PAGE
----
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Bhimsangji Chhatrasangji Vs. Dolatsangi Hamirsangji - Court Judgment

LegalCrystal Citation
SubjectCivil
CourtMumbai
Decided On
Case Number Appeal from Order No. 42 of 1923
Judge
Reported inAIR1925Bom282; (1925)27BOMLR247
AppellantBhimsangji Chhatrasangji
RespondentDolatsangi Hamirsangji
DispositionAppeal allowed
Excerpt:
.....(ii), 7 (iv) (c), and 7 (v) (vi), (ix) (x) - suits valuation act (vii of 1887), section 8-annuity-suit for declaration as to payment of annuity-toda giras hak-value of claim-court fee purposes- jurisdiction purposes.;the valuation of claim in a suit for declaration of the right to recover the amount of toda (giras hak from (government is the amount of the annuity for one) year for court fee purposes under section 7 (iv) (c) of the court fees act , 1870; and it is the same for the purpose of jurisdiction also, under section 8 of the suits valuation act 1887. - - ' all that the plaintiff, was seeking was a declaration that he was entitled to an annuity which was enjoyed by bai suraj, and having got that declaration, he would be entitled to go to the official whose duty it was to pay..........subordinate judge at ankleshwar who passed a decree in favour of the plaintiff.2. on appeal to the district judge, an issue was raised whether the court had jurisdiction to entertain the suit. the district judge held that the suit was not within the jurisdiction of the subordinate judge of the second class at ankleshwar, and ordered the plaint to be returned for presentation to the proper court under rule 10 of order vii of the civil procedure code.3. we think that that order was wrong it depends, in the first place, upon what value should be placed on the first relief claimed, namely, the declaration that the plaintiff was the owner of the toda giras hak of rs. 500. the district, judge thought the claim was for payment of an annuity, and the value for the purposes of the court-fee under.....
Judgment:

Norman Macleod, Kt., C.J.

1. The plaintiff sued inter alia for a declaration that ho was the owner of the Toda Giras Hak of 11s 500 received by Bai Surajkuvar as her heir and as such entitled to recover the same. The total claim was valued for Court-fees at Rs. 2143-5-8 and also for jurisdiction. The suit was tried by the Second Class Subordinate Judge at Ankleshwar who passed a decree in favour of the plaintiff.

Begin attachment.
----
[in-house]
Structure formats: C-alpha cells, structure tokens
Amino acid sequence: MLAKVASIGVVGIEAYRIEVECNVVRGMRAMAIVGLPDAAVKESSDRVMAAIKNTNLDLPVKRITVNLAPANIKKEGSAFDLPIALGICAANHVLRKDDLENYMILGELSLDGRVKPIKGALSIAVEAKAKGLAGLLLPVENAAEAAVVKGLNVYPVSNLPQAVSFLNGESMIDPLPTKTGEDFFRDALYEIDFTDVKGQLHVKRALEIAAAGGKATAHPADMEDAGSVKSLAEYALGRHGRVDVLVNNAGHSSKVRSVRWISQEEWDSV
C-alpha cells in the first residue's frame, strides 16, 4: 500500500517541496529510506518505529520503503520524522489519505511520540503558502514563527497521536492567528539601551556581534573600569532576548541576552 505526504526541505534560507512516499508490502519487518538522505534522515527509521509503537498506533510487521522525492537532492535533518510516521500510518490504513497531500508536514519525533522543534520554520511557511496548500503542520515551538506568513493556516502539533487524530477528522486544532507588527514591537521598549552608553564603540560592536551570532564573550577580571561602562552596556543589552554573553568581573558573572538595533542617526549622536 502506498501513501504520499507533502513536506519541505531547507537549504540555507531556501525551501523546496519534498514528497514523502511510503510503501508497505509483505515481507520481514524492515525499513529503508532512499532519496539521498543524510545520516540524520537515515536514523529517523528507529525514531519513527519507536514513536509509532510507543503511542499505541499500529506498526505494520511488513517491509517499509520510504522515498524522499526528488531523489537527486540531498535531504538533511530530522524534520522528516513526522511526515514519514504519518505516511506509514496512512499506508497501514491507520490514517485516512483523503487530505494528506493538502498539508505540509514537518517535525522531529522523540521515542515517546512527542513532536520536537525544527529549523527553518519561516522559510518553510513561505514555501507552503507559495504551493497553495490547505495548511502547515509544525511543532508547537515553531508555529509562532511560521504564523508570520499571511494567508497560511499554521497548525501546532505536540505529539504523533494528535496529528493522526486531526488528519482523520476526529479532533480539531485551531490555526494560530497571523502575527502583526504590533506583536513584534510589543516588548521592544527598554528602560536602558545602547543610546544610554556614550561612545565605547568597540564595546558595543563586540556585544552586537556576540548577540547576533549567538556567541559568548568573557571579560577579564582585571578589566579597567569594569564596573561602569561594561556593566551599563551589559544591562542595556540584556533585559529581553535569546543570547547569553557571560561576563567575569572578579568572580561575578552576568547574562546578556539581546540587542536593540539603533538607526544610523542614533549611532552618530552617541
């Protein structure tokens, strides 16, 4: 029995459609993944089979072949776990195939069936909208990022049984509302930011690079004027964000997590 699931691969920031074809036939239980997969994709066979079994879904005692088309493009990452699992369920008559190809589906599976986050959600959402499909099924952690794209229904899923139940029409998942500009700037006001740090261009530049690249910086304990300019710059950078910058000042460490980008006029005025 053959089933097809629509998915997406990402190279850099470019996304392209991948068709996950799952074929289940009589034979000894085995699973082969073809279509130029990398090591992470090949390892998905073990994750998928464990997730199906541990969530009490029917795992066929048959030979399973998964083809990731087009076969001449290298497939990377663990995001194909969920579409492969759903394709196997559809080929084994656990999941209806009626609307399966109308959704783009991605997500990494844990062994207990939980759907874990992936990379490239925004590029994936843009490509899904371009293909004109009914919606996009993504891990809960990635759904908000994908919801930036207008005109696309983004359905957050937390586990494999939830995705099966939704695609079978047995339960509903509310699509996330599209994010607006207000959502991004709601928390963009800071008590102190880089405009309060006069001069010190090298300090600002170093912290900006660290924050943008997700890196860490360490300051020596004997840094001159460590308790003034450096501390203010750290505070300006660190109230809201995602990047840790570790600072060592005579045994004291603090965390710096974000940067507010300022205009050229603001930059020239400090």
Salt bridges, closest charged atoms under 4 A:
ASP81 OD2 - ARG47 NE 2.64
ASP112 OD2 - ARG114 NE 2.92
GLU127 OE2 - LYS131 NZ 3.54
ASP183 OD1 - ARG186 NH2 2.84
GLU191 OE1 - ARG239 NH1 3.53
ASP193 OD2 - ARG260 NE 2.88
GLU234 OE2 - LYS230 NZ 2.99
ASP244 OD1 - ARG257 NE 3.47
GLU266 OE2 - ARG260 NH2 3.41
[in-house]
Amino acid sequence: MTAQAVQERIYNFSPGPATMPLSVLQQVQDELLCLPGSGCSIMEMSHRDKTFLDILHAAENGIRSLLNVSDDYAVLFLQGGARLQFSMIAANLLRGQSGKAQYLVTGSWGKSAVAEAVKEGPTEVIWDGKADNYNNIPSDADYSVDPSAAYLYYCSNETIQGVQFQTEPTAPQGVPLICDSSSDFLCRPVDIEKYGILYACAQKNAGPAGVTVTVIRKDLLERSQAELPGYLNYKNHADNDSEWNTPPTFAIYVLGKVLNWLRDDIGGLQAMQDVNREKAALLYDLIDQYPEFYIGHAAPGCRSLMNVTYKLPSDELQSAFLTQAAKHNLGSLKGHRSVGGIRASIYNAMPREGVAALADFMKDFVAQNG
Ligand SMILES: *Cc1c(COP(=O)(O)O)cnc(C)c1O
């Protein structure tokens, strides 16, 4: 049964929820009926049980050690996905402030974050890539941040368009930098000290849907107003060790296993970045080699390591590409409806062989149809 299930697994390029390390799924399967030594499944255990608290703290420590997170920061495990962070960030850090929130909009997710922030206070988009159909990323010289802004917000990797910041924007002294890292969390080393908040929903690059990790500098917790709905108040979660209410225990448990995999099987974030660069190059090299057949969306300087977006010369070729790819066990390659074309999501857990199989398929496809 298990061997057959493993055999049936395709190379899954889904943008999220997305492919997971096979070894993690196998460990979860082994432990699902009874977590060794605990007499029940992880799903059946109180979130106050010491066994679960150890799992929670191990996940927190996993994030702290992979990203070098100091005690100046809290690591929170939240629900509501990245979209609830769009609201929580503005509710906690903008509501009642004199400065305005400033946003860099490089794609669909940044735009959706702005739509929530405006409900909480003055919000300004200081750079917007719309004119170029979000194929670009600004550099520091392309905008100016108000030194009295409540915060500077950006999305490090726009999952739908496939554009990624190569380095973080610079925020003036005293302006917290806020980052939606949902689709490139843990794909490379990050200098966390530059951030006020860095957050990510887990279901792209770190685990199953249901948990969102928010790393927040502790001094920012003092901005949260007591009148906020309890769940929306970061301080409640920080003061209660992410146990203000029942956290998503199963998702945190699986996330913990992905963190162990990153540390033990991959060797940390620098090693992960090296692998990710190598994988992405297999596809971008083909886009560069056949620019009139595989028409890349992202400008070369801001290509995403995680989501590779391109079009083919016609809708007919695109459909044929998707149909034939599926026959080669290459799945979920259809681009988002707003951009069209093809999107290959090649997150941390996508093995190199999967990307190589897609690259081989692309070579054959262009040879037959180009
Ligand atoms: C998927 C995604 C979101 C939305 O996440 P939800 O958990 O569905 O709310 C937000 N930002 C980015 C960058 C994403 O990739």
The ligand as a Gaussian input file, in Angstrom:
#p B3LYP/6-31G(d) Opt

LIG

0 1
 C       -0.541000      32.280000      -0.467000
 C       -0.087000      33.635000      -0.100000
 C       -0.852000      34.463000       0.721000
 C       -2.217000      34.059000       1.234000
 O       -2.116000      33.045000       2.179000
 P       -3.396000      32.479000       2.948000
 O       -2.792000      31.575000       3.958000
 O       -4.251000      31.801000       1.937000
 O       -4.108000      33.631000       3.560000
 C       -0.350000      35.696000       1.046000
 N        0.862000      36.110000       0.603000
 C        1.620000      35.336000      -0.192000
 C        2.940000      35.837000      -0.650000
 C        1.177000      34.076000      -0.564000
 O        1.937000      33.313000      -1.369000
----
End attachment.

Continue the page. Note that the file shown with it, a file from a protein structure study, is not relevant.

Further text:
2. On appeal to the District Judge, an issue was raised whether the Court had jurisdiction to entertain the suit. The District Judge held that the suit was not within the jurisdiction of the Subordinate Judge of the Second Class at Ankleshwar, and ordered the plaint to be returned for presentation to the proper Court under rule 10 of Order VII of the Civil Procedure Code.

3. We think that that order was wrong It depends, in the first place, upon what value should be placed on the first relief claimed, namely, the declaration that the plaintiff was the owner of the Toda Giras Hak of Rs. 500. The District, Judge thought the claim was for payment of an annuity, and the value for the purposes of the Court-fee under Section 7 (ii) would then be ton times the amount claimed to he payable for one year. We do not think it can be said that the plaintiff was claiming payment of an annuity, the suit really comes within H. 7 (iv) (c) ' to obtain a declaratory decree or order where consequential relief is prayed.' All that the plaintiff, was seeking was a declaration that he was entitled to an annuity which was enjoyed by Bai Suraj, and having got that declaration, he would be entitled to go to the official whose duty it was to pay the annuity, and demand payment according to the decree of the Court. The Court fee stamp would be according to the amount at which the relief sought was valued in the plaint, namely Rs. 500.

4. The nest question is what would be the value of the suit for the purposes of jurisdiction. Under Section 8 of the Suits Valuation Act, the value as determinable for the computation of Court fees in suits other than those referred to in the Court Fees Act, 1870, Section 7, paragraphs v, vi, ix and paragraph x, Clause (d), is the same for purposes of jurisdiction.

5. Accordingly the appeal will be allowed and the appeal will be sent back to the District Judge for being heard on its merits. The appellant will be entitled to his costs of the appeal.


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